When his second wife died in November 1628, Sir Edward Dering set his sights on a rich London widow. We know this because for some reason he kept a minute journal of his tactics:
Nov. 20. I adventured, was denied. Sent up a letter, which was returned, after she had read it.
Nov. 21. I inveigled G. Newman with 20s.
Nov. 24. I did re-engage him, 20s. I did also oil the cash-keeper, 20s.
Nov. 26. I gave Edmund Aspull [the cash-keeper] another 20s. I was there, but denied sight.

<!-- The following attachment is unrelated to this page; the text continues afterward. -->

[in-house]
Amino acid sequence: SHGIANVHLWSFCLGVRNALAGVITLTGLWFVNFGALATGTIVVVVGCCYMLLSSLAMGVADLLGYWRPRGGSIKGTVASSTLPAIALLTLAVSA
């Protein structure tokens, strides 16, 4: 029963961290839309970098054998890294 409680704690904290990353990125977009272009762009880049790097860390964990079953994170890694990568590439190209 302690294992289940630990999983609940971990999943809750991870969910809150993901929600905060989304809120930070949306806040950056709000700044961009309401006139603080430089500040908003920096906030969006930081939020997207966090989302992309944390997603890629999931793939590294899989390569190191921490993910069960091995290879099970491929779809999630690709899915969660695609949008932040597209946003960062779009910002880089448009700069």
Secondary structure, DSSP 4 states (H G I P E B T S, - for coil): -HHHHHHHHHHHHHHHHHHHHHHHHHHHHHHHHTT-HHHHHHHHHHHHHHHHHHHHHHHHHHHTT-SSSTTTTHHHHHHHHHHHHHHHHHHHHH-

Nov. 27. I sent a second letter, which was kept. I set Sir John Skeffington upon Matthew Cradock [the widow’s cousin]. The cash-keeper supped with me.
Nov. 28. I went to Mr. Cradock, but found him cold.
Nov. 29. I was at the Old Jewry Church and saw her, both forenoon and afternoon.
Dec. 1. I sent a third letter, which was likewise kept.
Jan. 9. George Newman says she hath two suits of silver plate, one in the country and the other here, and that she hath beds of 100l. the bed!
This went on for five months, with the widow hesitating and Sir Edward plying connections with gifts, wine, and money. In the spring she chose another suitor. Edward did marry again — but he neglected to destroy the journal.